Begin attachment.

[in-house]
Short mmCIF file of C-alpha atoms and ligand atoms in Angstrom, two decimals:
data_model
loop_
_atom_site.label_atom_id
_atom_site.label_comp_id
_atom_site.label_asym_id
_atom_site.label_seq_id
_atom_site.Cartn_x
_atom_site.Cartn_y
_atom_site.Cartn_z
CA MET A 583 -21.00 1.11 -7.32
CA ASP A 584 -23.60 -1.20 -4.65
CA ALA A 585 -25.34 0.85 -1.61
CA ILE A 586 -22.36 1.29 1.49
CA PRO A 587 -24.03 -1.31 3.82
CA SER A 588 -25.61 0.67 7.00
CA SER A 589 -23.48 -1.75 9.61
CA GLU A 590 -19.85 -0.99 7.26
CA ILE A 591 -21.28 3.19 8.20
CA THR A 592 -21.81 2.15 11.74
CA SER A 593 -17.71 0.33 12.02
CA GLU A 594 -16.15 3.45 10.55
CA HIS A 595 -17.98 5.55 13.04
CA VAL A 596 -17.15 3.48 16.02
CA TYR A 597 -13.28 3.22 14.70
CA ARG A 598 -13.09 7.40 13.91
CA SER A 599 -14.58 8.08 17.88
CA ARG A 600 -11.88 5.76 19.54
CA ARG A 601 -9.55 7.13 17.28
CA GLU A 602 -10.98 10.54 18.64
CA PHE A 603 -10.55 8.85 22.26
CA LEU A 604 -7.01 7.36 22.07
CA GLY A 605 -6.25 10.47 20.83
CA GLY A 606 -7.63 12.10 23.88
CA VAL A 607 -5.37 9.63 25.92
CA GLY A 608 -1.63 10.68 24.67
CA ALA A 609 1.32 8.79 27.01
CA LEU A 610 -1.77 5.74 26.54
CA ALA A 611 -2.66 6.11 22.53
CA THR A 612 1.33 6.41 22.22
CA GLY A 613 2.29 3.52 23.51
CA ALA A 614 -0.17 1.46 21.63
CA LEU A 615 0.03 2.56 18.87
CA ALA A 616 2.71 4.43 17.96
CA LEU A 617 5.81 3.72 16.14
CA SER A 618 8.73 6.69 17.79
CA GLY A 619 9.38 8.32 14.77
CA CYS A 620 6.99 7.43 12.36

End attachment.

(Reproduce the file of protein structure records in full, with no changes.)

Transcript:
[in-house]
Short mmCIF file of C-alpha atoms and ligand atoms in Angstrom, two decimals:
data_model
loop_
_atom_site.label_atom_id
_atom_site.label_comp_id
_atom_site.label_asym_id
_atom_site.label_seq_id
_atom_site.Cartn_x
_atom_site.Cartn_y
_atom_site.Cartn_z
CA MET A 583 -21.00 1.11 -7.32
CA ASP A 584 -23.60 -1.20 -4.65
CA ALA A 585 -25.34 0.85 -1.61
CA ILE A 586 -22.36 1.29 1.49
CA PRO A 587 -24.03 -1.31 3.82
CA SER A 588 -25.61 0.67 7.00
CA SER A 589 -23.48 -1.75 9.61
CA GLU A 590 -19.85 -0.99 7.26
CA ILE A 591 -21.28 3.19 8.20
CA THR A 592 -21.81 2.15 11.74
CA SER A 593 -17.71 0.33 12.02
CA GLU A 594 -16.15 3.45 10.55
CA HIS A 595 -17.98 5.55 13.04
CA VAL A 596 -17.15 3.48 16.02
CA TYR A 597 -13.28 3.22 14.70
CA ARG A 598 -13.09 7.40 13.91
CA SER A 599 -14.58 8.08 17.88
CA ARG A 600 -11.88 5.76 19.54
CA ARG A 601 -9.55 7.13 17.28
CA GLU A 602 -10.98 10.54 18.64
CA PHE A 603 -10.55 8.85 22.26
CA LEU A 604 -7.01 7.36 22.07
CA GLY A 605 -6.25 10.47 20.83
CA GLY A 606 -7.63 12.10 23.88
CA VAL A 607 -5.37 9.63 25.92
CA GLY A 608 -1.63 10.68 24.67
CA ALA A 609 1.32 8.79 27.01
CA LEU A 610 -1.77 5.74 26.54
CA ALA A 611 -2.66 6.11 22.53
CA THR A 612 1.33 6.41 22.22
CA GLY A 613 2.29 3.52 23.51
CA ALA A 614 -0.17 1.46 21.63
CA LEU A 615 0.03 2.56 18.87
CA ALA A 616 2.71 4.43 17.96
CA LEU A 617 5.81 3.72 16.14
CA SER A 618 8.73 6.69 17.79
CA GLY A 619 9.38 8.32 14.77
CA CYS A 620 6.99 7.43 12.36